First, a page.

By: Prof. Dr. Seyed Saeid Zamanieh Shahri, MD and Prof. Dr. Sonia Sayyedalhosseini, MD
Esophageal Cancer (Part I):
The esophagus is the interface between the mouth and the stomach. This part of the digestive tract, like other parts, can be involved in cancer.
Anatomy and Physiology:
One of the most important parts of the digestive system is the esophagus. The digestive system consists of a set of hollow organs that are responsible for transporting food from the mouth to the stomach and finally to the intestines and anus for excretion. In this article, we will examine the function of the esophagus and its role in the digestive process. The received food supplies the body with energy when the digestive system breaks it down into molecules that the body can absorb. When liquids and chewed foods enter the throat through the mouth, the brain begins the process of swallowing. The process of digestion begins with the activity of voluntary nerves; And when liquids or food enters the first part of the esophagus, the involuntary nerves continue the digestion process. Food and liquids that enter the esophagus due to their volume and size cause the esophagus to stretch, which causes the irritation of the smooth muscles of the esophagus wall, which then leads to the irritation of the dense network of nerves inside it. These nerves are the main nerves that initiate the muscle coordination operation called peristalsis.
Peristalsis puts pressure on the muscles of the esophagus from top to bottom, in addition, it pushes and moves food and liquids from the beginning of the esophagus to the stomach. If this process is observed from the outside, it is like a wave flow that is going down the esophagus. In order to keep the movement of food and liquids in the right direction (for example, food does not enter the respiratory tube), the digestive system has special muscles called sphincters. Sphincters act like one-way entrances, in the sense that when food and liquids are passing through the esophagus to the stomach, they are in a resting state and in other words, they expand, and after the food enters Stomach becomes tight and contracted to prevent food from returning to the esophagus (reflux).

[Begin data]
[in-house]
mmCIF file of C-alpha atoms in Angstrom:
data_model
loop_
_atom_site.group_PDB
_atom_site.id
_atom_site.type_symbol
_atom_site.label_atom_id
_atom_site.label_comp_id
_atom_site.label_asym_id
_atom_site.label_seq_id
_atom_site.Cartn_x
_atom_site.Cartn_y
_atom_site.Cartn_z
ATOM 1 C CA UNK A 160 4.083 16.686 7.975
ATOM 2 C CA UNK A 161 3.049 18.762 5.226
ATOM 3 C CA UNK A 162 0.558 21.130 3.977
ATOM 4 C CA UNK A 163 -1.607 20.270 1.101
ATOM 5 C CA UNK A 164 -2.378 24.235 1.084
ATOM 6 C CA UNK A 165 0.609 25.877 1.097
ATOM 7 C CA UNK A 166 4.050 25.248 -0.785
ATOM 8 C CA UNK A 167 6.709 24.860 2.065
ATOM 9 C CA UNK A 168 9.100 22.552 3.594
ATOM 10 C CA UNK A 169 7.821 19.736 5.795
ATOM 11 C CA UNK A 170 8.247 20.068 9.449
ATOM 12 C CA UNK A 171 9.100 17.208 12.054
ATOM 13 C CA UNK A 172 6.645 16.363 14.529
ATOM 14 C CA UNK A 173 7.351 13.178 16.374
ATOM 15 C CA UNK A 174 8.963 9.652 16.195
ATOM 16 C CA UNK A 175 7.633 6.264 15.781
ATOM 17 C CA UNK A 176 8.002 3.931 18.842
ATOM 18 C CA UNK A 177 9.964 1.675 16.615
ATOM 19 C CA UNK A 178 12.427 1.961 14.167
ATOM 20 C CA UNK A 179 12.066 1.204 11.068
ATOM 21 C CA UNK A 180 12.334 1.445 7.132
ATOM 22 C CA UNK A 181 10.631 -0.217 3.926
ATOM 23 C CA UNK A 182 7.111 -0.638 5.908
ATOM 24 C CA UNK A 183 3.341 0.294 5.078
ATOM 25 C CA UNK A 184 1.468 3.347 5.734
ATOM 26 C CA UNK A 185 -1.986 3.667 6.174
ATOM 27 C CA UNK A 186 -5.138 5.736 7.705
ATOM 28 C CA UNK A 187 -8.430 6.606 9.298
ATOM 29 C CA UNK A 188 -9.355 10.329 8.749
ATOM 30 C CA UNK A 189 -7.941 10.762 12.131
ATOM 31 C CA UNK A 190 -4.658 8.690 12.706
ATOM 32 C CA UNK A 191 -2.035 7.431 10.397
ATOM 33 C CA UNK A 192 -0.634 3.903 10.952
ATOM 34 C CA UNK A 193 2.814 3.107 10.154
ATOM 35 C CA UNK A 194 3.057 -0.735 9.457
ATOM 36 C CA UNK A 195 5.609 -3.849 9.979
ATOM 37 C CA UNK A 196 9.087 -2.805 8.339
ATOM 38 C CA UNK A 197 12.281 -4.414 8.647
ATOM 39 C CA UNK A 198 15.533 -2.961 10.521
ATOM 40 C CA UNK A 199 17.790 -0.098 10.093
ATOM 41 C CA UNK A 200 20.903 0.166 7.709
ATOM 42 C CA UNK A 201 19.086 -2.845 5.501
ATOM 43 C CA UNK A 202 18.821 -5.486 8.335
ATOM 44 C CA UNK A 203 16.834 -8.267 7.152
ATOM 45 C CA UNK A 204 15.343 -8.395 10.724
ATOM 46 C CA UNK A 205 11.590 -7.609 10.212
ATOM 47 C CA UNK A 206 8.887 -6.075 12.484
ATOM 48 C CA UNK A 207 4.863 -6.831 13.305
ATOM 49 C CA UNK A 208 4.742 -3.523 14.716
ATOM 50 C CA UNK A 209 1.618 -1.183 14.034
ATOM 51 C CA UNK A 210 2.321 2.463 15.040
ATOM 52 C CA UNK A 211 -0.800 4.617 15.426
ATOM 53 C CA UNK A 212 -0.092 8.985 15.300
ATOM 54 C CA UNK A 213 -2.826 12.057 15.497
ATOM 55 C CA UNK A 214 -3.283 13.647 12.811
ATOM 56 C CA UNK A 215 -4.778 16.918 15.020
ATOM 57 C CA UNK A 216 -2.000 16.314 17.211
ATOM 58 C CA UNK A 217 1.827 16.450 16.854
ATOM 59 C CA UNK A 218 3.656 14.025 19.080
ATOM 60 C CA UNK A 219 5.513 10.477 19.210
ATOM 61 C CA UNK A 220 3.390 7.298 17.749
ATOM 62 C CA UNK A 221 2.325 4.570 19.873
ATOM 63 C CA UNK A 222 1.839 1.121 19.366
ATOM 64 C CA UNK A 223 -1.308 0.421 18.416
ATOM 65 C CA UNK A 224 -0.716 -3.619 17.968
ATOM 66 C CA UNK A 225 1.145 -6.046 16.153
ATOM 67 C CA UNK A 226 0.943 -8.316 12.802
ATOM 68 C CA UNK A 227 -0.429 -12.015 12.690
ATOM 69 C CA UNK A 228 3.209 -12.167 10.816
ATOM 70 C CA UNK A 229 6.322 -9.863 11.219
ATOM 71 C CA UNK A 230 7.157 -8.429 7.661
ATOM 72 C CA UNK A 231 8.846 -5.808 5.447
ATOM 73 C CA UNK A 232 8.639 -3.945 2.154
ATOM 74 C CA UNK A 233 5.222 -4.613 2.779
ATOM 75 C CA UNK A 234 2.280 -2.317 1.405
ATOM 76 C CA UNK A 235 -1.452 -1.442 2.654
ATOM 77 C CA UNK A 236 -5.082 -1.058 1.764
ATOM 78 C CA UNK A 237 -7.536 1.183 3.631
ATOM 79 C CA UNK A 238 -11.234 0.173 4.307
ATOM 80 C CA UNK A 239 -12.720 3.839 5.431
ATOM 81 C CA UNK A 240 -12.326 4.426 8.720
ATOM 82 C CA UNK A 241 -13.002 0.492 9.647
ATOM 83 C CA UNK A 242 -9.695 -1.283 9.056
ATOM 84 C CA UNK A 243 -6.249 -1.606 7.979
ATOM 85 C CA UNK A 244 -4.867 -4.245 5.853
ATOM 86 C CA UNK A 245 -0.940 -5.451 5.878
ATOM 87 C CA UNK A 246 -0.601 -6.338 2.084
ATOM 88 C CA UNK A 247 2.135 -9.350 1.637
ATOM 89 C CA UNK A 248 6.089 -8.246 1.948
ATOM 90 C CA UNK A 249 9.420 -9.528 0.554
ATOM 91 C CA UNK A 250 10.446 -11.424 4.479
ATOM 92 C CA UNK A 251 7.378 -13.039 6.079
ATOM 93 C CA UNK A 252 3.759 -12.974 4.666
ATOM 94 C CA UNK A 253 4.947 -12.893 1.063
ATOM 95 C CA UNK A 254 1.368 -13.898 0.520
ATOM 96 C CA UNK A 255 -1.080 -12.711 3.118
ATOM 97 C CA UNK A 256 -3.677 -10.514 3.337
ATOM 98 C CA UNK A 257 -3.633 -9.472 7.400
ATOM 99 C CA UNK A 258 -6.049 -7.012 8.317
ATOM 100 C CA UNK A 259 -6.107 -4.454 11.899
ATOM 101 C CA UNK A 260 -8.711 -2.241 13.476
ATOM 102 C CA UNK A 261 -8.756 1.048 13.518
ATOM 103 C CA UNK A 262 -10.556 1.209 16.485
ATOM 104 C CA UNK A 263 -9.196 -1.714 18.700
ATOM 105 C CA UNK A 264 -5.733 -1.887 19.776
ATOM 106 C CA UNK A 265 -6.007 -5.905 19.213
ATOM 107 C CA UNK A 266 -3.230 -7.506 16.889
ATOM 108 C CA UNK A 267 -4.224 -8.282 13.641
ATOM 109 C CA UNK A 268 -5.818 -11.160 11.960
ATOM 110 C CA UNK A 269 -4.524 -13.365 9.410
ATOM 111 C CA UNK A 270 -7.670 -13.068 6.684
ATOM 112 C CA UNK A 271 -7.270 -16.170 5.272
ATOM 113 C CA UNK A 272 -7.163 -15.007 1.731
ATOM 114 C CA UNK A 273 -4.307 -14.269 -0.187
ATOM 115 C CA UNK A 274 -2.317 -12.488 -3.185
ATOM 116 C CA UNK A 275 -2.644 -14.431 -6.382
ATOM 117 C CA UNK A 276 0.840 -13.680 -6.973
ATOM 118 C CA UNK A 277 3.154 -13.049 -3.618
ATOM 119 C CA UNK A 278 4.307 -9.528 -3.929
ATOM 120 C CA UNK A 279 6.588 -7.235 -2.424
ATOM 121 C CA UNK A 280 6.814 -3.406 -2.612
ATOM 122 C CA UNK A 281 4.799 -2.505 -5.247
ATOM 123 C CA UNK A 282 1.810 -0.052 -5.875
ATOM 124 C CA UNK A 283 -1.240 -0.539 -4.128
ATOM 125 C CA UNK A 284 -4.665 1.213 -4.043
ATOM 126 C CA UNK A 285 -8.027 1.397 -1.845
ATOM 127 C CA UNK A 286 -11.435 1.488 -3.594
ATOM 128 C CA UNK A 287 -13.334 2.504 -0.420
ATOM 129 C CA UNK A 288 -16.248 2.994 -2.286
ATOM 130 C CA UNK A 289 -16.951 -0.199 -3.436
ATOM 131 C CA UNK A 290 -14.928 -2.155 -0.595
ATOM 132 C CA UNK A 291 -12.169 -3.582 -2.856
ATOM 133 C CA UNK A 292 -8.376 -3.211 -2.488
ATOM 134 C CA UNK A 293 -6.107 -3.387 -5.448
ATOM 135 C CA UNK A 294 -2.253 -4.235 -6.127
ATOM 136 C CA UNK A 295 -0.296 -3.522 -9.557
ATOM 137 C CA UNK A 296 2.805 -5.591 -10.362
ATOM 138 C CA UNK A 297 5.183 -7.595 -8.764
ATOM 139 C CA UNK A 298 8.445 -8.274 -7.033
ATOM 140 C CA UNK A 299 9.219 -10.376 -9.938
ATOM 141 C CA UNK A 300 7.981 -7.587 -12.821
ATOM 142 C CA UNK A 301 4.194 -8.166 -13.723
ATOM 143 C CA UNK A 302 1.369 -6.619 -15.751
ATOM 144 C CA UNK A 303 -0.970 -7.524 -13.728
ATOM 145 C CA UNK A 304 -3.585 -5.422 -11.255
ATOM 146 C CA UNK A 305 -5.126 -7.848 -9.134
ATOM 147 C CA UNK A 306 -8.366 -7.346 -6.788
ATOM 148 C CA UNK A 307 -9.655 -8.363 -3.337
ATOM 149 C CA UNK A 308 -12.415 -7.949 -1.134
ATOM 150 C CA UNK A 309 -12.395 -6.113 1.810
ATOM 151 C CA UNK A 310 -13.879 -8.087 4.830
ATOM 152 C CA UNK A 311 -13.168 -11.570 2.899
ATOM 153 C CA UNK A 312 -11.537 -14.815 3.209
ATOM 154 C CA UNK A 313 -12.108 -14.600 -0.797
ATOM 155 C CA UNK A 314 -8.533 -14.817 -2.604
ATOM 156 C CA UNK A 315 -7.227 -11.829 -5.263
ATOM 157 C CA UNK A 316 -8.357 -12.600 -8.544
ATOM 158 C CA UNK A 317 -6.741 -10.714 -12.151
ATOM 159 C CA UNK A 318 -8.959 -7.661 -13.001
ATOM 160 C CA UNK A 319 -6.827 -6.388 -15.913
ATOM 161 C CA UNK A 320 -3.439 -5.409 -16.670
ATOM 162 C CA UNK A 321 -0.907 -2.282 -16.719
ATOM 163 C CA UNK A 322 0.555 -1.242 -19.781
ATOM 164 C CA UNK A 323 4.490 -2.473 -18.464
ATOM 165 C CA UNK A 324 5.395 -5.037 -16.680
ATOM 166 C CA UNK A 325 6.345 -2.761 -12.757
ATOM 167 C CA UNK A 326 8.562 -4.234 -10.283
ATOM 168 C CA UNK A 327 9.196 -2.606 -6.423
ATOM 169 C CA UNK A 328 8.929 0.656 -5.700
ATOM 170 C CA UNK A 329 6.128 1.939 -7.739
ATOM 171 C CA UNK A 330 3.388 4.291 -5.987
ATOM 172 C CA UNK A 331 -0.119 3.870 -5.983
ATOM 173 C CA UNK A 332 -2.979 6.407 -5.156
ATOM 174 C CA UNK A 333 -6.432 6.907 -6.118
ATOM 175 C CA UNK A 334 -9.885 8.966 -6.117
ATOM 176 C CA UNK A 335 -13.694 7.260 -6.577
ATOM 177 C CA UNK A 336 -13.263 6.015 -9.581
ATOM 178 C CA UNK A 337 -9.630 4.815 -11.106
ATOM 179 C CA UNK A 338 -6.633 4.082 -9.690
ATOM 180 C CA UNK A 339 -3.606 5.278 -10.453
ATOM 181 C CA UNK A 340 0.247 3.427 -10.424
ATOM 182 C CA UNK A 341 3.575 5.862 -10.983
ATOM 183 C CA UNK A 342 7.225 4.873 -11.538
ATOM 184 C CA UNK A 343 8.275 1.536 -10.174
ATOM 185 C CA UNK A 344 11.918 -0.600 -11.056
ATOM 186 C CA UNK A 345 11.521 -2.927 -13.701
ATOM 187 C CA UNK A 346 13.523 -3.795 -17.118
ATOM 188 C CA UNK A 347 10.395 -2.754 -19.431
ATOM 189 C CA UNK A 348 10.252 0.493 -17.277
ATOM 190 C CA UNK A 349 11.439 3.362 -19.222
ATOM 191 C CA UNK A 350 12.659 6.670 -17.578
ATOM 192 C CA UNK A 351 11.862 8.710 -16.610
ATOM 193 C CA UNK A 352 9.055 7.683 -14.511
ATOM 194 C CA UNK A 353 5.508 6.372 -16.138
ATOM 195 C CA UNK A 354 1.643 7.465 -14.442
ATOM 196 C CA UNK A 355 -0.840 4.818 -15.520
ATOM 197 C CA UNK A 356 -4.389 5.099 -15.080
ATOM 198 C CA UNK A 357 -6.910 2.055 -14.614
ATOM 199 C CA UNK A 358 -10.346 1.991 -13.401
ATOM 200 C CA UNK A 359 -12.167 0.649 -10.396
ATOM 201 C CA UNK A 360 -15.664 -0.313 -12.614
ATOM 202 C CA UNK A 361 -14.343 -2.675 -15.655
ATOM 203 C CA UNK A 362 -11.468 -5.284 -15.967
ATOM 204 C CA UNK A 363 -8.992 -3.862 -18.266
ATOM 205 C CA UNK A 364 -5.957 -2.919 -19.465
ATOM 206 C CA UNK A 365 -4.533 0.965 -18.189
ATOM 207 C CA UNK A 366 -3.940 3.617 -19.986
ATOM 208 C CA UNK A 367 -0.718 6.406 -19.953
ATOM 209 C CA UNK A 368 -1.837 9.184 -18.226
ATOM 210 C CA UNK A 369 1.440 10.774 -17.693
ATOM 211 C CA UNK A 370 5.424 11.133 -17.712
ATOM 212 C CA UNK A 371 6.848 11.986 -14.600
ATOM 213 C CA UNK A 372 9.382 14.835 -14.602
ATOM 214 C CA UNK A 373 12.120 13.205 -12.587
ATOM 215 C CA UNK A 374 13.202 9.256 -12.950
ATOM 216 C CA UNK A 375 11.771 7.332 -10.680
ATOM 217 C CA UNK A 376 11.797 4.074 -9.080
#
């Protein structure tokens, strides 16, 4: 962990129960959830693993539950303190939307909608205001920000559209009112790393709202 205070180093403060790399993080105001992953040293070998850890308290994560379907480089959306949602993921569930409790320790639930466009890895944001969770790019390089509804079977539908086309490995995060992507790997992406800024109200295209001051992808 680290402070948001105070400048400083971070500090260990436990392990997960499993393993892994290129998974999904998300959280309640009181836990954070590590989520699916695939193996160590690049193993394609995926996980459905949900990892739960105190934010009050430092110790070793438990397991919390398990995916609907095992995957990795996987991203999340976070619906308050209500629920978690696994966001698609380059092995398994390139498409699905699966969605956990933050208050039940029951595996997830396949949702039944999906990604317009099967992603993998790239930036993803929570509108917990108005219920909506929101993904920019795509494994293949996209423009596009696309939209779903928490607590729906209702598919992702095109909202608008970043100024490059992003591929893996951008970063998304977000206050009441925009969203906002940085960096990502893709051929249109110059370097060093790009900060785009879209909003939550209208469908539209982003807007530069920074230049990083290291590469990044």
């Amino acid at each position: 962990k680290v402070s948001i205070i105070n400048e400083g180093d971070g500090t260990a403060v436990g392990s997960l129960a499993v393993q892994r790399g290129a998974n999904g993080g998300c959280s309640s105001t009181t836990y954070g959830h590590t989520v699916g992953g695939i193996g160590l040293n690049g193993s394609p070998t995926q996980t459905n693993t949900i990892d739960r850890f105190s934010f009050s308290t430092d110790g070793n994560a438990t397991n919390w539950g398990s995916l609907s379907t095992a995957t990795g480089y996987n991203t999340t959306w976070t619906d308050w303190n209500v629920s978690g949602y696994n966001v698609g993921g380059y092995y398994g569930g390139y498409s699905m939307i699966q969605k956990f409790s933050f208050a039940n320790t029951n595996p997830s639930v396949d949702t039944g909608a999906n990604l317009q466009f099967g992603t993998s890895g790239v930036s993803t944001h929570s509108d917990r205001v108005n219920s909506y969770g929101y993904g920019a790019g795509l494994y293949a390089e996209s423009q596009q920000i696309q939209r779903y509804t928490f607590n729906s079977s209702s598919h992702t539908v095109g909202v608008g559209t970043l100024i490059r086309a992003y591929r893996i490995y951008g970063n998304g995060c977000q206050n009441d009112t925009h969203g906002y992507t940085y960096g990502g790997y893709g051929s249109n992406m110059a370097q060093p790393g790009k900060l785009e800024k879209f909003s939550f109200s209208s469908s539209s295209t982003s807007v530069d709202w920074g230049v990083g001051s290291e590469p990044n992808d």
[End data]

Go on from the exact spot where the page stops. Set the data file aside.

Symptoms of esophageal cancer:
Symptoms of esophageal cancer include difficulty in swallowing, regurgitation of food, heartburn, weight loss, and persistent cough. Less common symptoms such as hiccups, chest pain, or enlarged lymph nodes in the neck may be caused by the spread of cancer. Knowing the symptoms of esophageal cancer is important for early detection and treatment of this condition.
Common symptoms: In the early stages of esophageal cancer, people may experience several symptoms. Most of the symptoms are caused by the enlargement of the tumor and the narrowing of the esophagus, which makes it difficult to pass food.
Difficulty in swallowing: Difficulty in swallowing (dysphagia) is the most common symptom of esophageal cancer, which is seen in 90-95% of patients with this disease. If the esophagus is narrowed by cancer, food may have difficulty passing through it and entering the stomach. It may feel like the passage of food takes longer than usual and the person feels trapped or choked. The esophagus is often significantly narrowed before other symptoms develop. Difficulty swallowing typically begins with larger pieces of solid food, especially meat, bread, and raw vegetables, but can later include semi-solid foods and eventually liquids.
Painful swallowing: Swallowing can be painful for some people. Pain may be felt for a few moments when food or liquid reaches the tumor or due to inability to pass. Also, if the cancer has caused an open wound in the inner wall of the esophagus or has invaded the surrounding tissues, it can lead to pain. Pain during swallowing may be felt between the shoulder blades in the back or in the chest.
Regurgitation or vomiting: When food is unable to pass through the esophagus, it may come back up undigested. This condition occurs for about 40% of people with esophageal cancer. Vomiting of food or blood may also occur, especially if the tumor is bleeding.
to be continued…